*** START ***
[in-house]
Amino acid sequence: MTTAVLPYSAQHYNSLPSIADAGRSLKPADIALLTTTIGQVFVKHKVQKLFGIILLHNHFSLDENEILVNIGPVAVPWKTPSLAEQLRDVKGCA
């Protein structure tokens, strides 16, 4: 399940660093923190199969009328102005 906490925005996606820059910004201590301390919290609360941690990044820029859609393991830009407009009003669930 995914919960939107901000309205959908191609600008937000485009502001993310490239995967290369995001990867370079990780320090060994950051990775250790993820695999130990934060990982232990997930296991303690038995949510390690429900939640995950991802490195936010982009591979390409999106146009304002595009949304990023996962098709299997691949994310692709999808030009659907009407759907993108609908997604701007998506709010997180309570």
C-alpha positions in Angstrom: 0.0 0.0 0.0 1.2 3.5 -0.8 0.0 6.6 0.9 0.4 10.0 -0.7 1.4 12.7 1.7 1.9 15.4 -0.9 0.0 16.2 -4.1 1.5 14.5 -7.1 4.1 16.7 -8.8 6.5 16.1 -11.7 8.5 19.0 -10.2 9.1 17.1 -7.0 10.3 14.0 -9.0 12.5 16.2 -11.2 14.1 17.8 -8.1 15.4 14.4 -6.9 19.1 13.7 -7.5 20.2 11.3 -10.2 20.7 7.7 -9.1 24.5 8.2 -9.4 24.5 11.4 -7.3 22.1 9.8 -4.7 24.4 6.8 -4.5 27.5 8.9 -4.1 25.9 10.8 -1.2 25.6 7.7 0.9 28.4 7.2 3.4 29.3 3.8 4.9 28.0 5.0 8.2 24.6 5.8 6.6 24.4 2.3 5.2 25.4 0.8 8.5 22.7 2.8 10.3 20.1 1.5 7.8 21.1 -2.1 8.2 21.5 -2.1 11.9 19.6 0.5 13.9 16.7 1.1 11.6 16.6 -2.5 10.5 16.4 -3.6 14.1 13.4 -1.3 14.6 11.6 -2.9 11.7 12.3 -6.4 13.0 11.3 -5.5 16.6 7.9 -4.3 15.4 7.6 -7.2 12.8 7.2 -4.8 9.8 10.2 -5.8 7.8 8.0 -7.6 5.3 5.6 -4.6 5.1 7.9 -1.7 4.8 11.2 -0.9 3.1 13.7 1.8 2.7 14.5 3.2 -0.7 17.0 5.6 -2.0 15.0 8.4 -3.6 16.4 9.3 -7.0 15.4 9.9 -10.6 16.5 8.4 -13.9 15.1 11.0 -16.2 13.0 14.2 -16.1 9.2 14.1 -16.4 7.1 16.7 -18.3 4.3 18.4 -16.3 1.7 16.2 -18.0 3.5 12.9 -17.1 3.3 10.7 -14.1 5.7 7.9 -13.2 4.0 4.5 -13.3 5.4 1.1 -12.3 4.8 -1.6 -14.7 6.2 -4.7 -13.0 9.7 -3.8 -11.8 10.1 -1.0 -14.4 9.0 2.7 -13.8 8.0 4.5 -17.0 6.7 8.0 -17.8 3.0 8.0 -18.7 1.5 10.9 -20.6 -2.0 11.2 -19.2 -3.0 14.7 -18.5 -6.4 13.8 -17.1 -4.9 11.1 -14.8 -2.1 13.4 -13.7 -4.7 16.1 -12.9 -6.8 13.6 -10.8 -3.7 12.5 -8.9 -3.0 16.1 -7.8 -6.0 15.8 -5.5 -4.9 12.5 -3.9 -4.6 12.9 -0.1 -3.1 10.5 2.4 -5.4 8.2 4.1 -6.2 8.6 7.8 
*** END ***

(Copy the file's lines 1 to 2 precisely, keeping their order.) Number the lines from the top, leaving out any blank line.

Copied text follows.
[in-house]
Amino acid sequence: MTTAVLPYSAQHYNSLPSIADAGRSLKPADIALLTTTIGQVFVKHKVQKLFGIILLHNHFSLDENEILVNIGPVAVPWKTPSLAEQLRDVKGCA